Catastrophic c-spine injuries are categorized into four separate syndromes.
Brown–Sequard syndrome results from hemisection of the spinal cord. It results in ipsilateral loss of motor function, proprioception, and vibratory sensation, with contralateral loss of pain and temperature sensation.
Anterior spinal cord syndrome results in damage to the spinothalamic and corticospinal tracts with preservation of the posterior columns. This is manifested by loss of motor function, pain, and temperature below the lesion with preservation of vibration, proprioception, and crude touch.
Central cord syndrome is caused by damage to the centrally located fibers of the corticospinal and spinothalamic tracts. This results in decreased strength, pain, and sensation predominantly in the upper extremities.
Mixed injuries usually are a combination of Brown–Sequard syndrome and central cord syndrome. They result in crossed motor and sensory deficits predominantly to the upper extremities.
Unstable fractures with or without dislocation are the most common cause of catastrophic c-spine injury.
The most common mechanism of injury in catastrophic c-spine injuries is an axial load to a slightly flexed neck.
In a neutral position, normal cervical lordosis helps dissipate forces to paraspinal muscles and other soft tissues, avoiding injury to the spinal column itself.
Descriptions of the four categories of catastrophic c-spine injury are discussed earlier. As mentioned, the majority of patients present with mixed injuries and varying degrees of sensory and motor deficits below the level of injury, predominantly in the upper extremities.
Many patients are comatose or otherwise unable to provide an appropriate history due to head injury or other associated injuries.
The vast majority of athletes are transported to the ED by EMS on a backboard. If appropriate guidelines are followed, football players have pads and helmet on, with facemask removed. If not, the facemask should be removed immediately for necessary airway management.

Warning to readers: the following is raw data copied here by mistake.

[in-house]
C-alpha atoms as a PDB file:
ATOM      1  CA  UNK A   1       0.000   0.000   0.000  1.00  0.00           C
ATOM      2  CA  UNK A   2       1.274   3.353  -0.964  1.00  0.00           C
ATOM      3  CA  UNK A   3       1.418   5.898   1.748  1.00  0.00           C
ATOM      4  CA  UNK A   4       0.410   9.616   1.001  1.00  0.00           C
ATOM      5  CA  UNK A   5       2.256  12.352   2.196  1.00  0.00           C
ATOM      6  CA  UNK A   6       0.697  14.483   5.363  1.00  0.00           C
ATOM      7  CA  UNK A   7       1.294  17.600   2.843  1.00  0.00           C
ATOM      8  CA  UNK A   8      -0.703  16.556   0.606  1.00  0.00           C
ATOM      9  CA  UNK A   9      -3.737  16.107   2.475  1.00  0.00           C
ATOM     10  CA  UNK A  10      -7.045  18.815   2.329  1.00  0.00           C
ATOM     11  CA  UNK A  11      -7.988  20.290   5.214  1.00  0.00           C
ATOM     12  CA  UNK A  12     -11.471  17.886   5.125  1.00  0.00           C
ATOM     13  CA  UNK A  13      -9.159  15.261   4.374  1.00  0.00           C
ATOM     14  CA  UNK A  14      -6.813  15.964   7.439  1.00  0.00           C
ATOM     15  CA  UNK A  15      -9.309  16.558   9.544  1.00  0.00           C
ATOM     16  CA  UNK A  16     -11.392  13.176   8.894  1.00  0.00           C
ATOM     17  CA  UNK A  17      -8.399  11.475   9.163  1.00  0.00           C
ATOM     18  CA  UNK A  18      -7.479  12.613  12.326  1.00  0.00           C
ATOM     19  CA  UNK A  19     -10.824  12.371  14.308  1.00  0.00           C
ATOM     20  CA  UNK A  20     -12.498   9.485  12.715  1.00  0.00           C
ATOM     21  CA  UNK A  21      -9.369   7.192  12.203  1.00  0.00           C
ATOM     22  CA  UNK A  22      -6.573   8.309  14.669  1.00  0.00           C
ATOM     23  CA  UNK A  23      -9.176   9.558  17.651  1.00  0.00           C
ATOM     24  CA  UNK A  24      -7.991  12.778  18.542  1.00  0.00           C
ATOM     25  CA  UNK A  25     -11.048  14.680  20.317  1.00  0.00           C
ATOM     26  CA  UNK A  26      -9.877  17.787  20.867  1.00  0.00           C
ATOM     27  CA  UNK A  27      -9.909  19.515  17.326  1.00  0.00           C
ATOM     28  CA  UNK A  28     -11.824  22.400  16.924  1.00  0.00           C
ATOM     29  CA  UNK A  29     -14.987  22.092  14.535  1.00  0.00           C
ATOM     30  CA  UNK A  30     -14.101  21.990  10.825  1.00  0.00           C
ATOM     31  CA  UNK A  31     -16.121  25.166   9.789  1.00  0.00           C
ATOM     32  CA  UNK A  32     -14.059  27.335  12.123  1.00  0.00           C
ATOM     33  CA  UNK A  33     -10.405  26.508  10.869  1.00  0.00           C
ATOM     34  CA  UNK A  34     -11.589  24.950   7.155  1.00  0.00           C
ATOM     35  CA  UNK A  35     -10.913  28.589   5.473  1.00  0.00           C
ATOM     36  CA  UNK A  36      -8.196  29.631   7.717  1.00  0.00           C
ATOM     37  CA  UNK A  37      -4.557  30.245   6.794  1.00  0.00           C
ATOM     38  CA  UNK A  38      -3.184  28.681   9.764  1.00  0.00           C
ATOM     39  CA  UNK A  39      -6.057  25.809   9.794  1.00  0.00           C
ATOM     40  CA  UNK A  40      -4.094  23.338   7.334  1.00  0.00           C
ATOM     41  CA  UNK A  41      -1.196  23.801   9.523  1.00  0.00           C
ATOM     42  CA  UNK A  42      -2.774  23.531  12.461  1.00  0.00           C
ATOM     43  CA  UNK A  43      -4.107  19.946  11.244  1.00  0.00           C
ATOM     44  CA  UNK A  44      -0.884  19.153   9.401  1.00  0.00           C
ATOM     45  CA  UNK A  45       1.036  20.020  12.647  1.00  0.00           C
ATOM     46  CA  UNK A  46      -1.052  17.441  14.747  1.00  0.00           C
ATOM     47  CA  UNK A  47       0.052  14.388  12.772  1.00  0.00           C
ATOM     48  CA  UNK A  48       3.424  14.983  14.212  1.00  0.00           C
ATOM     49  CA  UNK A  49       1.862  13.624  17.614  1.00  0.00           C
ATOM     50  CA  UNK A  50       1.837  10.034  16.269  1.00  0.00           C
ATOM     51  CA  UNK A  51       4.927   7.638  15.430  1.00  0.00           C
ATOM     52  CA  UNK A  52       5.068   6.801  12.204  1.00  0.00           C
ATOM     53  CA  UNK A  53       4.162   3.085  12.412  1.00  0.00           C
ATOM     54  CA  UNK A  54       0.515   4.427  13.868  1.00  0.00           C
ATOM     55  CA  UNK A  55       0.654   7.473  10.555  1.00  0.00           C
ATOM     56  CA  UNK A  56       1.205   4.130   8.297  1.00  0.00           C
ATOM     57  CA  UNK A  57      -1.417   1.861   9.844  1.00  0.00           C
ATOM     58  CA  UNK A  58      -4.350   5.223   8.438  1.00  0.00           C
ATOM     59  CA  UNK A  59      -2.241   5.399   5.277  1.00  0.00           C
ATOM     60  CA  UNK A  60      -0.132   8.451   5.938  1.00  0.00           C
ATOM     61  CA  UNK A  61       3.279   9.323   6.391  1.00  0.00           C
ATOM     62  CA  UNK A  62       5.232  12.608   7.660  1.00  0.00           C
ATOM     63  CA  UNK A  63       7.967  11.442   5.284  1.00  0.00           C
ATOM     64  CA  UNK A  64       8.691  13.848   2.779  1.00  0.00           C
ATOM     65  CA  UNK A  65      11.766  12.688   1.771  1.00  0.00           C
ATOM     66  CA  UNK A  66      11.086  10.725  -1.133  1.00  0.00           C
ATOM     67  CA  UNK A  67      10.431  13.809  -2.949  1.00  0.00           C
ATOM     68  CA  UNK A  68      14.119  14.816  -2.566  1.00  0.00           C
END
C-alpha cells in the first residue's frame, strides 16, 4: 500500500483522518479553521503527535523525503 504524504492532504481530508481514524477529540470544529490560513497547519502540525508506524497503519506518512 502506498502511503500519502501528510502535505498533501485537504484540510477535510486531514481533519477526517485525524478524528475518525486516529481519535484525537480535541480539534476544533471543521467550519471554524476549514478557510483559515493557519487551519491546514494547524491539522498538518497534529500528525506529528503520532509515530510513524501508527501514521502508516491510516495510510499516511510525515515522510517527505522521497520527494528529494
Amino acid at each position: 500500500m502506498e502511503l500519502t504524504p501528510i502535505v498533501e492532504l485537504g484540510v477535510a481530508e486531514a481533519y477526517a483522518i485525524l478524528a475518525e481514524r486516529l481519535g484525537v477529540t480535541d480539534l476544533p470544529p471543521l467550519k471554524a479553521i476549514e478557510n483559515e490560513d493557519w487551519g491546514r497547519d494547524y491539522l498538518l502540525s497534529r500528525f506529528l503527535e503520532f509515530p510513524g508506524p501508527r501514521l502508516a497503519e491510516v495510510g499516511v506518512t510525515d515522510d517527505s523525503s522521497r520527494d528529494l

It should be noted that plain films and CT scans can and should be performed with helmet and pads on, unless there are associated injuries that require removal. Again, helmet and pads should be removed together.
In other athletes with helmet and pads (i.e., hockey, lacrosse), equipment should be removed.
Athletes with c-spine injuries are, and should be treated as typical trauma patients. Thus, physical exam should always begin with a primary survey, with interruptions for cardiopulmonary interventions when indicated.
The primary survey should include a brief neurologic evaluation, assessing gross motor and sensory function to the trunk and extremities.
A secondary survey should follow, including a more detailed neurologic exam in the awake patient who is able to speak and protect their airway.
This exam should include sensation to light touch, sharp-dull discrimination, two-point touch discrimination, and basic assessment of extremity proprioception (toe/thumb up, toe/thumb down test).
It is critical to document as much of a neurologic exam as possible prior to sedation, paralysis, and intubation.
Full spine precautions should be observed throughout the examination.
Range of motion testing and the special tests described earlier, with the exception of Hoffman’s sign, should not be performed in this population.
Plain c-spine radiographs and/or CT scan should be obtained immediately in patients with suspected catastrophic c-spine injury.
In those with neurologic deficits on exam, emergent MRI should be performed even if the CT scan is unremarkable.
The primary goal of ED management of patients with potentially catastrophic c-spine injury is to prevent secondary neurologic injury due to improper handling of the injured athlete in the ED.
Unstable injuries without neurologic compromise may be converted to those with permanent deficits if appropriate precautions are not observed.